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Malaysian Lawmakers Approve New Security Law

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FILE - Malaysia's Prime Minister Najib Razak (R) delivers a speech next to Deputy Prime Minister Muhyiddin Yassin during a special parliamentary session convened to discuss the MH17 tragedy at the Parliament House in Kuala Lumpur.

FILE - Malaysia's Prime Minister Najib Razak (R) delivers a speech next to Deputy Prime Minister Muhyiddin Yassin during a special parliamentary session convened to discuss the MH17 tragedy at the Parliament House in Kuala Lumpur.

Malaysia's lower house of parliament has passed a measure that revives detention without charges for terrorism suspects in a move human rights workers decry as a step backward.

Malaysian lawmakers said the government needs The Prevention of Terrorism Act, that was approved Tuesday, to counter the threat posed by Islamic militants in Malaysia.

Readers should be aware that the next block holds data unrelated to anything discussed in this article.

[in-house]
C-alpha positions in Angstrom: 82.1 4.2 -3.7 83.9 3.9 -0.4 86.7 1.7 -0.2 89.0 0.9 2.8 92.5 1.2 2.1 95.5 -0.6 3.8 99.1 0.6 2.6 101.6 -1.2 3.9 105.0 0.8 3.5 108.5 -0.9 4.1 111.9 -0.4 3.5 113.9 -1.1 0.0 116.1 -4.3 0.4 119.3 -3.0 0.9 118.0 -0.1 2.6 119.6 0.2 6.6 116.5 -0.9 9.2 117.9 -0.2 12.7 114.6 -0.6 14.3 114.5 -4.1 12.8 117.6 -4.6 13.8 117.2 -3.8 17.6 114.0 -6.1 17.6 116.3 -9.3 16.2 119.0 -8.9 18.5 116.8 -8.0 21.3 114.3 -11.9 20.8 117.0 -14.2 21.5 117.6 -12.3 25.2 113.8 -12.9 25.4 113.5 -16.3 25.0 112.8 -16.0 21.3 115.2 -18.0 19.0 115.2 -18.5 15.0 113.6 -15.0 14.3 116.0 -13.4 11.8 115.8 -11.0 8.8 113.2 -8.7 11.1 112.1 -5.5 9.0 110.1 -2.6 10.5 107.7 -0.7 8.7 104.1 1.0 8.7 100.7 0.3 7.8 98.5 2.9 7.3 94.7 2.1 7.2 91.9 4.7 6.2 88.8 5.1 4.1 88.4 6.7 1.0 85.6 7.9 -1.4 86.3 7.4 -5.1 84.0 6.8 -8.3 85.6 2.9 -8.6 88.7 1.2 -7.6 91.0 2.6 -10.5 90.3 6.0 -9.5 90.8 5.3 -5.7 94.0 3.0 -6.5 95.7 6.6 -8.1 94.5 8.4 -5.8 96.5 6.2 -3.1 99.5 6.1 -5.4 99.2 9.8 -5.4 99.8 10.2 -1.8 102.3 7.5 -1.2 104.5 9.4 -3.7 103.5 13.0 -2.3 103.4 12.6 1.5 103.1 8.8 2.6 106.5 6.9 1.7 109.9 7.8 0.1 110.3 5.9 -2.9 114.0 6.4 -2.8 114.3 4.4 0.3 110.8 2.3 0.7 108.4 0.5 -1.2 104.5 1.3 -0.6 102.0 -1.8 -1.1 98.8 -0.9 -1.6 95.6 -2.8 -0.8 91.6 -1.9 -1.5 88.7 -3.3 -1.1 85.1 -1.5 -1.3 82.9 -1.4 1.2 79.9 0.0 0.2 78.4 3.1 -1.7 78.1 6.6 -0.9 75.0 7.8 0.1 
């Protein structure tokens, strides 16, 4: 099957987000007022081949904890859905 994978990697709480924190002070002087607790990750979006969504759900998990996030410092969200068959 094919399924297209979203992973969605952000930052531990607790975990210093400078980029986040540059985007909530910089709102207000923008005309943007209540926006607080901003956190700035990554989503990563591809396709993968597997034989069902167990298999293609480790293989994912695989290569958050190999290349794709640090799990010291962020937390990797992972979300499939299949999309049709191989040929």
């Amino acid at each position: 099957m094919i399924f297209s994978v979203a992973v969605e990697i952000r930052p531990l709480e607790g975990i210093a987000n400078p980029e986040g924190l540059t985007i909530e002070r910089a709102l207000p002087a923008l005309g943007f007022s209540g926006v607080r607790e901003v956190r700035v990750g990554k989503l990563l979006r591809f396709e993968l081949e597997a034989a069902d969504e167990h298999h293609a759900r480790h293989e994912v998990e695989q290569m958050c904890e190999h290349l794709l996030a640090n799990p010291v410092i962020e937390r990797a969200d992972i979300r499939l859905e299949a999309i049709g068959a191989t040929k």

Human Rights Watch called the new law "a giant step backwards for human rights in Malaysia" and warned it was a revival of the Internal Security Act that was repealed in 2012.

"By restoring indefinite detention without trial, Malaysia has re-opened Pandora's Box for politically motivated, abusive state actions that many had thought was closed when the abusive Internal Security Act was revoked in 2012," Human Rights Watch's deputy Asia director Phil Robertson said in a statement.

Malaysia's upper house of parliament and the king are expected to back the measure, allowing it to become law.

The passage comes two days after Malaysian security forces arrested 17 people who are suspected of planning attacks on banks, police stations, and military outposts in order to obtain weapons.

Two of the most significant arrests made Sunday were men who had trained with militants in Syria.

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